DVD info from Amazon

  • Commentary by director Don Coscarelli and Bruce Campbell

  • Commentary by "the King"

  • Theatrical trailer(s), TV spot(s)

  • Joe R. Landsdale reads from Bubba Ho-Tep

  • Deleted scenes with optional commentary by Don Coscarelli and Bruce Campbell

  • "The Making of Bubba Ho-Tep" featurette

  • "To Make a Mummy" (makeup and effects featurette)

  • "Fit for a King" (Elvis costuming featurette)

  • "Rock Like an Egyptian" (featurette about the music of Bubba Ho-Tep)

  • Music video

  • Photo gallery

  • Limited collectible packaging

  • 12-page scrapbook/behind-the-scenes photos with personal comments from Bruce Campbell and Don Coscarelli and a two-page letter from Campbell to his fans

  • Widescreen anamorphic format


Two anonymous Egyptian women are topless in flashbacks.

The Critics Vote ...

  • Super-panel consensus two and a half stars. James Berardinelli 3/4, Roger Ebert 3/4, Owen Gleiberman C-.

  • British consensus out of four stars: two and a half stars. Mail 2/10, Telegraph 6/10, Independent 6/10, Guardian 6/10, Express 6/10, Mirror 8/10, BBC 4/5.

The People Vote ...

  • IMDB summary. IMDb voters score it 7.5/10. To tell you the truth, it should be more like a six, but these people voted with their hearts, and I admire that. That kind of passion is what film is really about.
  • The Box Office was about a million dollars. It never reached as many as thirty theaters.
The meaning of the IMDb score: 7.5 usually indicates a level of excellence equivalent to about three and a half stars from the critics. 6.0 usually indicates lukewarm watchability, comparable to approximately two and a half stars from the critics. The fives are generally not worthwhile unless they are really your kind of material, equivalent to about a two star rating from the critics, or a C- from our system. Films rated below five are generally awful even if you like that kind of film - this score is roughly equivalent to one and a half stars from the critics or a D on our scale. (Possibly even less, depending on just how far below five the rating is.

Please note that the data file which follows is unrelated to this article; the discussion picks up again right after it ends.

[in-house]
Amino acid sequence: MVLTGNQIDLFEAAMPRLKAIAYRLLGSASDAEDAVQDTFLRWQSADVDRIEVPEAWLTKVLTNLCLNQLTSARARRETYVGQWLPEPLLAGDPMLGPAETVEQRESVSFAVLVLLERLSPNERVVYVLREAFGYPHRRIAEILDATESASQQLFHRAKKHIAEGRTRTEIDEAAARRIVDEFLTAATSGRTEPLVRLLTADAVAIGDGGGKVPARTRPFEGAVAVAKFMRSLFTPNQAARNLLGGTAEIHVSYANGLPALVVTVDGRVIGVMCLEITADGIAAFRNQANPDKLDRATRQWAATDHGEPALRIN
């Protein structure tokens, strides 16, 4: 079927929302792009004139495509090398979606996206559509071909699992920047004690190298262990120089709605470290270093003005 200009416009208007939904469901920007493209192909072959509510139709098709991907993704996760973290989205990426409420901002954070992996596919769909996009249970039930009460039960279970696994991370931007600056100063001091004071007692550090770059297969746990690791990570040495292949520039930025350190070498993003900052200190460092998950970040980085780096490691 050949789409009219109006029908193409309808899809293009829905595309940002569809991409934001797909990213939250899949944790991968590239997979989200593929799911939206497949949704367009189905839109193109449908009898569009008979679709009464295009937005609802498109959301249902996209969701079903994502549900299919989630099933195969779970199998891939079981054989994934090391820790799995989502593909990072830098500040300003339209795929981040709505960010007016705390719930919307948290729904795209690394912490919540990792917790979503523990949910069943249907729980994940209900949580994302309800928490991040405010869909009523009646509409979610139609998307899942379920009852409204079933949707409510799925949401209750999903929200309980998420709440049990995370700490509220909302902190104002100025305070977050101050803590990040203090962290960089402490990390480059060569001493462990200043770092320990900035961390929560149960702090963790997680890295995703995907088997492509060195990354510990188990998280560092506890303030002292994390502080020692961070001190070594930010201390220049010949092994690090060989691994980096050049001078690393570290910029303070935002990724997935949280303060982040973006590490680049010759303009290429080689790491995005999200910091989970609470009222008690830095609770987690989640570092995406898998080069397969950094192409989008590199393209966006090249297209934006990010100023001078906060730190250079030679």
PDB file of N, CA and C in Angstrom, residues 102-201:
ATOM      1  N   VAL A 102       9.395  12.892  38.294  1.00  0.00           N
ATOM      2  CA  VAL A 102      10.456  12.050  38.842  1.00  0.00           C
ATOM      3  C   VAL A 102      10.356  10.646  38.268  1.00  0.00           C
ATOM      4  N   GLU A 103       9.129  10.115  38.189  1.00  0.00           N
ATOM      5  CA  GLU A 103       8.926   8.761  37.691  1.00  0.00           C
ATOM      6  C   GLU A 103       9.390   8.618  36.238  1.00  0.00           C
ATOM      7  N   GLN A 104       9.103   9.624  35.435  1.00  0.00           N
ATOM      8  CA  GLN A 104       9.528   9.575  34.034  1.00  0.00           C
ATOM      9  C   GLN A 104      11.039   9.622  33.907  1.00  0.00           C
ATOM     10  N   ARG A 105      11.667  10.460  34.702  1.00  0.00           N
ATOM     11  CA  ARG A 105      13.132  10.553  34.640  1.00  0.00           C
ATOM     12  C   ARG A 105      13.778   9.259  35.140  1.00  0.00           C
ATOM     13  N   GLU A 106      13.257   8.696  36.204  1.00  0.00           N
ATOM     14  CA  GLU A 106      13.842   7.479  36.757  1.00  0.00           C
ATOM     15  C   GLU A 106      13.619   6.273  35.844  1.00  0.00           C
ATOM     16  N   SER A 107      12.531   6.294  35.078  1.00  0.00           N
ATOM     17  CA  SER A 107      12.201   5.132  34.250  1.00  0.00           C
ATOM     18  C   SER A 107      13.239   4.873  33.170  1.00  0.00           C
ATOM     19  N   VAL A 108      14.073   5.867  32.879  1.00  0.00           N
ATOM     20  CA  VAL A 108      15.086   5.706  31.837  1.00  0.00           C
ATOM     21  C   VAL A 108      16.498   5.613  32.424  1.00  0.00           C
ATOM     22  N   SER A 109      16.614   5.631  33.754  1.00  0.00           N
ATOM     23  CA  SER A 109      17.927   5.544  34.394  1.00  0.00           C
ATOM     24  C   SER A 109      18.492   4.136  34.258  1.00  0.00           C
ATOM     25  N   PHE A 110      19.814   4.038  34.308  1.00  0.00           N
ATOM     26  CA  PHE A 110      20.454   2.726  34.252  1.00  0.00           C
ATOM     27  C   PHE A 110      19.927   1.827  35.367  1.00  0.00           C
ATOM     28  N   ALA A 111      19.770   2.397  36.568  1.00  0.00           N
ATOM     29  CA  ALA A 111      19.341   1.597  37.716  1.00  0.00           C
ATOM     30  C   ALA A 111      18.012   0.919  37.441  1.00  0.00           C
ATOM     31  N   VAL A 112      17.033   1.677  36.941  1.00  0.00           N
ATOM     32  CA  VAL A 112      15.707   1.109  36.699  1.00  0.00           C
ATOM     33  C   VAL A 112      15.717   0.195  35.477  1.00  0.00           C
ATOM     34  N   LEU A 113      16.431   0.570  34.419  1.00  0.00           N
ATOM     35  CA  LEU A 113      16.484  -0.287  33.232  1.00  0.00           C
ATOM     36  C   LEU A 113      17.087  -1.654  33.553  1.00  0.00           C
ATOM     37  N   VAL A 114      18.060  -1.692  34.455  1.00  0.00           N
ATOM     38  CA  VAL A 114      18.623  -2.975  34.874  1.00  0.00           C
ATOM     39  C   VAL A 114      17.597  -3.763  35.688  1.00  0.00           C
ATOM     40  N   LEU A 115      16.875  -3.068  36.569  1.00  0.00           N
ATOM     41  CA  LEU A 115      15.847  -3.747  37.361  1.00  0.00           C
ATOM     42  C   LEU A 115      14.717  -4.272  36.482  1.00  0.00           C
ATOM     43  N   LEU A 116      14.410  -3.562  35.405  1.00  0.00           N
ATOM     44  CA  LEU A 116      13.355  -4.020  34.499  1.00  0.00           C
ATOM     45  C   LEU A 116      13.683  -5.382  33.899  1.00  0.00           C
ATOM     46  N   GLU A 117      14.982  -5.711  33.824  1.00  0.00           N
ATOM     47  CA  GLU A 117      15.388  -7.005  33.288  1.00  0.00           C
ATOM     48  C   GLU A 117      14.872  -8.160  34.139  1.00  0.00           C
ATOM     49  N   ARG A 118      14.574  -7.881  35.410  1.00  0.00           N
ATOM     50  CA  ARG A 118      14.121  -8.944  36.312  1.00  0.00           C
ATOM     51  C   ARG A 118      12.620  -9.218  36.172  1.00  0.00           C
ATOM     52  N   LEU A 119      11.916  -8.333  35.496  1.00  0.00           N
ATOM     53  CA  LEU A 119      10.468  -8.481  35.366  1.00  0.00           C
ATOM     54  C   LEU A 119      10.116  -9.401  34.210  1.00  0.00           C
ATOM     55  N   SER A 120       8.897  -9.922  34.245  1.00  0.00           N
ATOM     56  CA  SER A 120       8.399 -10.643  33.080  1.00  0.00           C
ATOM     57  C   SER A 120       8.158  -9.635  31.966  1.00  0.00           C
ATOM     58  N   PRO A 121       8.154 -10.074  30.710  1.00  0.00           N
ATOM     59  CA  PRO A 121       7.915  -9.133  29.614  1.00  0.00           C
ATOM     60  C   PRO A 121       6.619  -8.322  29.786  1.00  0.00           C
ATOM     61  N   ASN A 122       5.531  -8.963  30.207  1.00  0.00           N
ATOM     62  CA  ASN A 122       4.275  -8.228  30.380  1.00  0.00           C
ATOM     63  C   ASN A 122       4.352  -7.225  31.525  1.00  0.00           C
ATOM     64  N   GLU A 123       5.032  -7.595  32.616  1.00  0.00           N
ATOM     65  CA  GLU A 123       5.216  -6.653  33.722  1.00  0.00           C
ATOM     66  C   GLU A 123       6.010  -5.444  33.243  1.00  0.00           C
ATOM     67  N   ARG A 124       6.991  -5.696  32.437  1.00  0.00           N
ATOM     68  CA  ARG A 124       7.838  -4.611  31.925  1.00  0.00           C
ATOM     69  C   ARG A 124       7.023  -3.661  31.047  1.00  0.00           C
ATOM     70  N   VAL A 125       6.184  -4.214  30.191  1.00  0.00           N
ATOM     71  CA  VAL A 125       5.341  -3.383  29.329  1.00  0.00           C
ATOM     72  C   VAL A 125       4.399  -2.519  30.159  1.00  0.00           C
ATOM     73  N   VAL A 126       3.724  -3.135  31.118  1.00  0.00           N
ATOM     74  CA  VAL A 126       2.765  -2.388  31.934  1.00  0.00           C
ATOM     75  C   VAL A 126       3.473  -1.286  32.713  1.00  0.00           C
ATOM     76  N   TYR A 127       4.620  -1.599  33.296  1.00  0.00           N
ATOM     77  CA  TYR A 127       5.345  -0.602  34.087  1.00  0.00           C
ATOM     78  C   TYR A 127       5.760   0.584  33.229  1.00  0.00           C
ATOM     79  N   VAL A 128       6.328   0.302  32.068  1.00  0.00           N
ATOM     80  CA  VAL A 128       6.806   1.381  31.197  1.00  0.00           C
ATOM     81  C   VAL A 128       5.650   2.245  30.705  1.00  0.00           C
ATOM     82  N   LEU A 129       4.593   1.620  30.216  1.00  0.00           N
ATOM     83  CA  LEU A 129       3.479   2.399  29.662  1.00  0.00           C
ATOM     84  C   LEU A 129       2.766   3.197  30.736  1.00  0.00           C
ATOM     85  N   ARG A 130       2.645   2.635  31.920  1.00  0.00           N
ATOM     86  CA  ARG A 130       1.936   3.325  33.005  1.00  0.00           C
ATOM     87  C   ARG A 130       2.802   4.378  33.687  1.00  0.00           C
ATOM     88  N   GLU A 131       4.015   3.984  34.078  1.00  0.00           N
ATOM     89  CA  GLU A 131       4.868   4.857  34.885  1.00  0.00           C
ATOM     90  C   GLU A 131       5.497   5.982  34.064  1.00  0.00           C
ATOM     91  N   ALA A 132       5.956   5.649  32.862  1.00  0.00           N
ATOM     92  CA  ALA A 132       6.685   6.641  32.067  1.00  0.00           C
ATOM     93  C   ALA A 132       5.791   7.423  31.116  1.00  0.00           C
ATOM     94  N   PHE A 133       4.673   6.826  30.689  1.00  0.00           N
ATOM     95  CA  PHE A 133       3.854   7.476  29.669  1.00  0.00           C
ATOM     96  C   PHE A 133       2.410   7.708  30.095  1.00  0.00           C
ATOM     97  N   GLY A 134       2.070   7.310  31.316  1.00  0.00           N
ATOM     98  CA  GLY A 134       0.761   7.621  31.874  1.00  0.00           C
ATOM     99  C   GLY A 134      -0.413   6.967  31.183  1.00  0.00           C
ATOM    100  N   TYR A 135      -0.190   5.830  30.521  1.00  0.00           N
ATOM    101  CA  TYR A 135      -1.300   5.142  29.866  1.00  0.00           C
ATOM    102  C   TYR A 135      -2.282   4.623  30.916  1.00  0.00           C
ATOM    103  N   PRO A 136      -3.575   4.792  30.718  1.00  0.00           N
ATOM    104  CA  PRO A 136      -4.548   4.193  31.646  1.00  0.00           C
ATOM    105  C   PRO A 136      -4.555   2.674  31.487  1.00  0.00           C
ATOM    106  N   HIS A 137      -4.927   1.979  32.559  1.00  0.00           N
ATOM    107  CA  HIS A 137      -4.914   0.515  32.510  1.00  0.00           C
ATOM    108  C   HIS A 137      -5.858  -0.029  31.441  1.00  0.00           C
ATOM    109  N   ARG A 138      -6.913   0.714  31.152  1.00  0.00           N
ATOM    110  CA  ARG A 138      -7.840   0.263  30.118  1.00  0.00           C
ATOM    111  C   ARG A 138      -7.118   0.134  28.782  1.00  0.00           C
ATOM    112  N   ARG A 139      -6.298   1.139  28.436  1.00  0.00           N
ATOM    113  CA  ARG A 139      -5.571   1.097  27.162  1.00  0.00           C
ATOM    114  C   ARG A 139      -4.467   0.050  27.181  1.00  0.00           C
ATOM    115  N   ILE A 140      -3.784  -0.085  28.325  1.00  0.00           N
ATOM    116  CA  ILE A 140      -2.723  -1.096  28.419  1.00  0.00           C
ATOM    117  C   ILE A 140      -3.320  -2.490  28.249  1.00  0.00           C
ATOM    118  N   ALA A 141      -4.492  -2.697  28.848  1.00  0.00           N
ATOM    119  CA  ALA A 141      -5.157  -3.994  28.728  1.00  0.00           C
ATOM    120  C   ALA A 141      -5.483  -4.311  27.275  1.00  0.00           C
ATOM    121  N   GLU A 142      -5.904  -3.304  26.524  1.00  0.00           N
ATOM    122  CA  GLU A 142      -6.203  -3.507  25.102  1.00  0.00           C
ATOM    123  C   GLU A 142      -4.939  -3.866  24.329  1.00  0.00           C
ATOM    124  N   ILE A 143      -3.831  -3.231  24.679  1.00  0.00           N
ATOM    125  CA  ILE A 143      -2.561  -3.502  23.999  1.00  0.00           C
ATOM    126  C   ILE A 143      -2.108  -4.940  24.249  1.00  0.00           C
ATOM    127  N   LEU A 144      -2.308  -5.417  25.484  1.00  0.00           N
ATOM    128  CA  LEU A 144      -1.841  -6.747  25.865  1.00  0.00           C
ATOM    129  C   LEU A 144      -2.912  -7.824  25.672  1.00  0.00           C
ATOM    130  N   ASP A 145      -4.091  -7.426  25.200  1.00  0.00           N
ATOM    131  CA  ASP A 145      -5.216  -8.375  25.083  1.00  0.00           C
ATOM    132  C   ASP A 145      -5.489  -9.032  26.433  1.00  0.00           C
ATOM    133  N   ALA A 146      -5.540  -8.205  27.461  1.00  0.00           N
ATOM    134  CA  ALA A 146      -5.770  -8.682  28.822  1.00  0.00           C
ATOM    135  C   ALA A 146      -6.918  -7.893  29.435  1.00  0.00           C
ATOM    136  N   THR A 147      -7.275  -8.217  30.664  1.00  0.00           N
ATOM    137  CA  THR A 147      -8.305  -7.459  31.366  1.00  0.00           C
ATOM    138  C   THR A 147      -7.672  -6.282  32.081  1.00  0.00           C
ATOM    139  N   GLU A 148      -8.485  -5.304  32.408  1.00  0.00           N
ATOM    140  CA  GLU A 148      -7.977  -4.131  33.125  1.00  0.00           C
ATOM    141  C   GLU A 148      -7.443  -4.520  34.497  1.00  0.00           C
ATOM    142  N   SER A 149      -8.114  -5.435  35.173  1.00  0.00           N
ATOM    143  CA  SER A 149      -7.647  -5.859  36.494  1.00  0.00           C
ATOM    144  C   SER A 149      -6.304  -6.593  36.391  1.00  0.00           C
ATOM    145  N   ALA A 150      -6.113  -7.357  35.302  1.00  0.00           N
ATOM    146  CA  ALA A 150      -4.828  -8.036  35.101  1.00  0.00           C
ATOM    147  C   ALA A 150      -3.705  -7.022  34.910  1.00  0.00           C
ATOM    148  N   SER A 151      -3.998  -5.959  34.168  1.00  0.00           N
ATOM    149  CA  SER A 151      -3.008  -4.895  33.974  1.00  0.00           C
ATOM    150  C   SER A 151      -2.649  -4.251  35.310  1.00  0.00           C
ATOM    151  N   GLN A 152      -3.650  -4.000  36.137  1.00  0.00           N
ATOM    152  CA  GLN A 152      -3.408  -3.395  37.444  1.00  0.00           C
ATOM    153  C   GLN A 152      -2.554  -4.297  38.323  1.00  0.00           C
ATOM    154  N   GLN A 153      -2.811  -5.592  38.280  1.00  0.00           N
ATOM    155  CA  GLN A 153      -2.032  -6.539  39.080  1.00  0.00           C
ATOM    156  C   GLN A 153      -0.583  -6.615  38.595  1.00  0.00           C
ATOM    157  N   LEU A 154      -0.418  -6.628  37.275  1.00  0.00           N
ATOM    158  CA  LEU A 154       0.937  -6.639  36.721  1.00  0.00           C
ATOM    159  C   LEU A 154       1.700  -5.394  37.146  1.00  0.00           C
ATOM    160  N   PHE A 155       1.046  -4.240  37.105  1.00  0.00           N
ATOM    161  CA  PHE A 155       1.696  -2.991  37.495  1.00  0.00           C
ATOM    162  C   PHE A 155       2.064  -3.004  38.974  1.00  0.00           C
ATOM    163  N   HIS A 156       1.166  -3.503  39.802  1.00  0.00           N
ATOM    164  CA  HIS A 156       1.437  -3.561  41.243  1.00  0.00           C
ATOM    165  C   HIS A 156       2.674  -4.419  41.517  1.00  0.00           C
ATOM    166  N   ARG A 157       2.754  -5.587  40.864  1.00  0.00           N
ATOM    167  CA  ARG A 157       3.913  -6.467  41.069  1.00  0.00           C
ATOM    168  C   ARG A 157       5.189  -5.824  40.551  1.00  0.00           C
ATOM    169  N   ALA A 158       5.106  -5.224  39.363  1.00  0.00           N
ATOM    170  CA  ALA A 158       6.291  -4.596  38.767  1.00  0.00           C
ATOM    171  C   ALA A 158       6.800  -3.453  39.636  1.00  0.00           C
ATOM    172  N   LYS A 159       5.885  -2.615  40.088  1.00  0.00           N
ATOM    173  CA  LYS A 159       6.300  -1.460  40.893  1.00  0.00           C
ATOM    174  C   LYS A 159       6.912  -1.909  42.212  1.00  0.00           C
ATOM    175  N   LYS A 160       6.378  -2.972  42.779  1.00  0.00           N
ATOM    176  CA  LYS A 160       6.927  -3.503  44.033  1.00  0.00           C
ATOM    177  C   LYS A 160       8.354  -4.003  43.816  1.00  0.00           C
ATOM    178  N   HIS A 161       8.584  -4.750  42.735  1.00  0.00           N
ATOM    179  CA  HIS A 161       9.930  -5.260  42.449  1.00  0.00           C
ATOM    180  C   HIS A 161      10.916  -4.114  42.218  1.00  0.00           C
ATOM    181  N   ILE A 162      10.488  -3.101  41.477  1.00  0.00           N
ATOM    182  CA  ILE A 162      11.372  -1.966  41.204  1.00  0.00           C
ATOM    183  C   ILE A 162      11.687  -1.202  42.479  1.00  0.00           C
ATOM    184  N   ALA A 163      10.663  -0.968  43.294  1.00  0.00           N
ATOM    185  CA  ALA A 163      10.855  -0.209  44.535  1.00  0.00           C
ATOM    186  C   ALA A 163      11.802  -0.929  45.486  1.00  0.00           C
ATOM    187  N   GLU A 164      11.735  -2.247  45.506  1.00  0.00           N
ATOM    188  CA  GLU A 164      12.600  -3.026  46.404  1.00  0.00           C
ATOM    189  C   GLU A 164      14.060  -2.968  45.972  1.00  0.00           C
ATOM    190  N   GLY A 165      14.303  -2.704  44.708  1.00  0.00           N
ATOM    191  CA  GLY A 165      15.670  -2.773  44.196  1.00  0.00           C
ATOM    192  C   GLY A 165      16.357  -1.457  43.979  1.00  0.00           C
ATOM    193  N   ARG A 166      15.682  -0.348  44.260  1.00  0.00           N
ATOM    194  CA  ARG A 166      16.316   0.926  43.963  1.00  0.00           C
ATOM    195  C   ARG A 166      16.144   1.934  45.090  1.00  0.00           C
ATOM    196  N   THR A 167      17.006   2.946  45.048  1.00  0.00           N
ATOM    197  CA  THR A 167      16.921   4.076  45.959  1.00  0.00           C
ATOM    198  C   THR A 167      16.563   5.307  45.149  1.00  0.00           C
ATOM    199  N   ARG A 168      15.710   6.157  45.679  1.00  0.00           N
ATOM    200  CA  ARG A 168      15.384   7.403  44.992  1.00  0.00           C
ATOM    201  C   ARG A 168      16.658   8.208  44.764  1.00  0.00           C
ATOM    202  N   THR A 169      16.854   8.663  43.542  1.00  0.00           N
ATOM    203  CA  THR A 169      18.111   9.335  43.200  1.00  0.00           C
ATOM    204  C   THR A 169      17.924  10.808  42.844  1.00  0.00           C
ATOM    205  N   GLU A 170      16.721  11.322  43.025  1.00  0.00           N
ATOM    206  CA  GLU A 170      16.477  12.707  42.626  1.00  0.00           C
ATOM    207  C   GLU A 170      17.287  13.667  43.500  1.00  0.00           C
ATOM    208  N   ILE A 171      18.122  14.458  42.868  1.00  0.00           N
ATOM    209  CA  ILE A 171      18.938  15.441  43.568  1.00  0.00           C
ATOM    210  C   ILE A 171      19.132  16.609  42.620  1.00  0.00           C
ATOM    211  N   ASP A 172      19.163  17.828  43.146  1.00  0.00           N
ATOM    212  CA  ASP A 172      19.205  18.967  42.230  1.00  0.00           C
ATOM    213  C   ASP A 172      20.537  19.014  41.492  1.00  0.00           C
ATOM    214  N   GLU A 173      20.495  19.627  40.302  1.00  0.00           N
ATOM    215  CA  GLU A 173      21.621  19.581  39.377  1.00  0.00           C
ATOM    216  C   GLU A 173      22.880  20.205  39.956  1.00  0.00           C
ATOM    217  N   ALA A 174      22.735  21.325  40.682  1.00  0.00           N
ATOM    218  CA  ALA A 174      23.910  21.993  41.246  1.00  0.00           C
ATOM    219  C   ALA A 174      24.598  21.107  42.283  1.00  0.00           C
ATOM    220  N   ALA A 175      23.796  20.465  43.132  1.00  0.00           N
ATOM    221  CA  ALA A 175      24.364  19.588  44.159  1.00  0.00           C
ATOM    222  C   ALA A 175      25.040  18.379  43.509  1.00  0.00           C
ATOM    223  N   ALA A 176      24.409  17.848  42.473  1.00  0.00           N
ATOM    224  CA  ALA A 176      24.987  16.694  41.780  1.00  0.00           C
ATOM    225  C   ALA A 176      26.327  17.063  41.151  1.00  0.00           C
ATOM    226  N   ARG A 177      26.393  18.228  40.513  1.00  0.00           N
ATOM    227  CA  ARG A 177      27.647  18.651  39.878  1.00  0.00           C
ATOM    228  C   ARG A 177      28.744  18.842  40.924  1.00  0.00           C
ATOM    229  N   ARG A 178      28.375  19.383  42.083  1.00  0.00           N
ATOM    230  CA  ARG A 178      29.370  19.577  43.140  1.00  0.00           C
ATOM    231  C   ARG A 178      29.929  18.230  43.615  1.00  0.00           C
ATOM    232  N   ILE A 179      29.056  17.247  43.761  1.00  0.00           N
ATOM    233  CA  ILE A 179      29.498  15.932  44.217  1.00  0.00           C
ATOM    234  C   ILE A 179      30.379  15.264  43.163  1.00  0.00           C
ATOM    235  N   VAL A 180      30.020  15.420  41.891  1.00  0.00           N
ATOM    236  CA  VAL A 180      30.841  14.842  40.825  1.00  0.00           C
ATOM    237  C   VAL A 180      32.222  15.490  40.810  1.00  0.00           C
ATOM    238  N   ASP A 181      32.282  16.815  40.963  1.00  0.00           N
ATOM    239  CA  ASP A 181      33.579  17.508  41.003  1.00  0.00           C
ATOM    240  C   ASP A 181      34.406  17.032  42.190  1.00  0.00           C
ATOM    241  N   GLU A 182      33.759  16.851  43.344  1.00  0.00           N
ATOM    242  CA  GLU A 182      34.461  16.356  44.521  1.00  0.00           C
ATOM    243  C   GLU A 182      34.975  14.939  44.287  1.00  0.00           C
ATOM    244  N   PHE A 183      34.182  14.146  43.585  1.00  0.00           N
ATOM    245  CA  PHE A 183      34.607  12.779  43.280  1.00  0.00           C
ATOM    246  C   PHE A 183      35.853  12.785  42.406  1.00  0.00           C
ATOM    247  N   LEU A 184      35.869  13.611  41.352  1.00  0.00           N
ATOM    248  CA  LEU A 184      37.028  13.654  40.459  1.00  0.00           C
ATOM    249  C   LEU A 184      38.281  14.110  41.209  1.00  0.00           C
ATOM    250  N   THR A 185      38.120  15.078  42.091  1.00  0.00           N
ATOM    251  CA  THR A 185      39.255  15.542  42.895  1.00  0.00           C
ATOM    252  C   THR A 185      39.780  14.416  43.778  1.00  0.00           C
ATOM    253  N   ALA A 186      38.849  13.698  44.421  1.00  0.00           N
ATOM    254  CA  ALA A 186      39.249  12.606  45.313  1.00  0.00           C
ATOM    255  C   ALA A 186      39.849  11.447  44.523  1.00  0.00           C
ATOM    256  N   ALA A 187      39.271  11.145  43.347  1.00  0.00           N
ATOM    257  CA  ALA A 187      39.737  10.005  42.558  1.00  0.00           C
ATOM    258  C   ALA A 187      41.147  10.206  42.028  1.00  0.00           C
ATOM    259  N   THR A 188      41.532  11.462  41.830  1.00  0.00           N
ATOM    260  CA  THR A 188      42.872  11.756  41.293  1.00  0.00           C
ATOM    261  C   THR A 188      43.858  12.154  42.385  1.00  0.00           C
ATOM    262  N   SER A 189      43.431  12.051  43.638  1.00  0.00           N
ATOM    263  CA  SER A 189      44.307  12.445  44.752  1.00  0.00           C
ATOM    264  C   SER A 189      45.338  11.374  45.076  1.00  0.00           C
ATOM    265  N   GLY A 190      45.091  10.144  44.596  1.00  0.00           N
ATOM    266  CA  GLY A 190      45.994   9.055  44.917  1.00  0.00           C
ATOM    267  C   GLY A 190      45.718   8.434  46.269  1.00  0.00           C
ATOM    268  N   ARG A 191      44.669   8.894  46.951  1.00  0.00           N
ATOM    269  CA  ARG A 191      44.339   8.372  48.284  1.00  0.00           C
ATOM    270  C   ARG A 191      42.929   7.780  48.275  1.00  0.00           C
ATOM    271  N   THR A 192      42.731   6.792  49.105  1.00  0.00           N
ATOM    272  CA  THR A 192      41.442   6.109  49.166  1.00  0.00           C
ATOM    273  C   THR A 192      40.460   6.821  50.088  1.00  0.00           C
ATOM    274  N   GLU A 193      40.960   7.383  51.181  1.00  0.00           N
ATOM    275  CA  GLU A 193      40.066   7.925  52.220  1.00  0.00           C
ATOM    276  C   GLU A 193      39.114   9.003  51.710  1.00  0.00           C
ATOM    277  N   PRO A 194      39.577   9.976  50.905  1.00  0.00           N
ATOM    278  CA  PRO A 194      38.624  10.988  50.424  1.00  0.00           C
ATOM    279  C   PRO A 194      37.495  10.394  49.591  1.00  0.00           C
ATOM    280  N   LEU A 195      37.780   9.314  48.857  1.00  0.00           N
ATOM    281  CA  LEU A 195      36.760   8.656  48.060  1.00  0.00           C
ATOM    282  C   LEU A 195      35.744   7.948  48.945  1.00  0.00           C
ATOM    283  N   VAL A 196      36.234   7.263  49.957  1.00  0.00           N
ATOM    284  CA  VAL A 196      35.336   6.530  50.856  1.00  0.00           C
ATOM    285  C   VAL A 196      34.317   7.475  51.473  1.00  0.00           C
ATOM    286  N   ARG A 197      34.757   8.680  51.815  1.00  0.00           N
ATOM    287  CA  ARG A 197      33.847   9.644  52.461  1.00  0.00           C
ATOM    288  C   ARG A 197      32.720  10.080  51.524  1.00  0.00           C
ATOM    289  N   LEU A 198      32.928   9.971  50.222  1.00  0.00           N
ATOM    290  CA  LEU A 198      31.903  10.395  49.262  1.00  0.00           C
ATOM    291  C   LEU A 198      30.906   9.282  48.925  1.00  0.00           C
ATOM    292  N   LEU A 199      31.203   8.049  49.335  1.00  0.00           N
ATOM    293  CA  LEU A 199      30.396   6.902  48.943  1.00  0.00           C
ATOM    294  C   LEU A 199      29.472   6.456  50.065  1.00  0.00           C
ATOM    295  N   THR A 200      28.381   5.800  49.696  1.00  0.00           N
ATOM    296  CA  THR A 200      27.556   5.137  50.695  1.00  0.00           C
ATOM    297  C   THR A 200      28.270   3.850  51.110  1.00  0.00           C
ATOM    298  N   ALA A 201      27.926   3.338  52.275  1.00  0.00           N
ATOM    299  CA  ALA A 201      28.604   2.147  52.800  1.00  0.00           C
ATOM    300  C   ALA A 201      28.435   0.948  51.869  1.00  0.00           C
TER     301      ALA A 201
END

My own guideline: A means the movie is so good it will appeal to you even if you hate the genre. B means the movie is not good enough to win you over if you hate the genre, but is good enough to do so if you have an open mind about this type of film. C means it will only appeal to genre addicts, and has no crossover appeal. (C+ means it has no crossover appeal, but will be considered excellent by genre fans, while C- indicates that it we found it to be a poor movie although genre addicts find it watchable). D means you'll hate it even if you like the genre. E means that you'll hate it even if you love the genre. F means that the film is not only unappealing across-the-board, but technically inept as well. Any film rated C- or better is recommended for fans of that type of film. Any film rated B- or better is recommended for just about anyone. We don't score films below C- that often, because we like movies and we think that most of them have at least a solid niche audience. Now that you know that, you should have serious reservations about any movie below C-.

Based on this description, this is a C+. Cult favorite. I would have said C or even C- without looking at the IMDb scores and external reviews, because it is really a clumsy execution of some terrific ideas, and it sparked no box office interest at all. I really looked forward to it, then was almost completely disappointed by it. But the judgment of the film geek world, with too much supporting evidence to ignore, is that it is a great cult smash, so C+ (Cult Classic) is the obvious verdict. I think it has been overrated by people who are in love with the idea, but I'm out-voted, and it is an incredibly comprehensive DVD, so it's a must-own if you are a fan.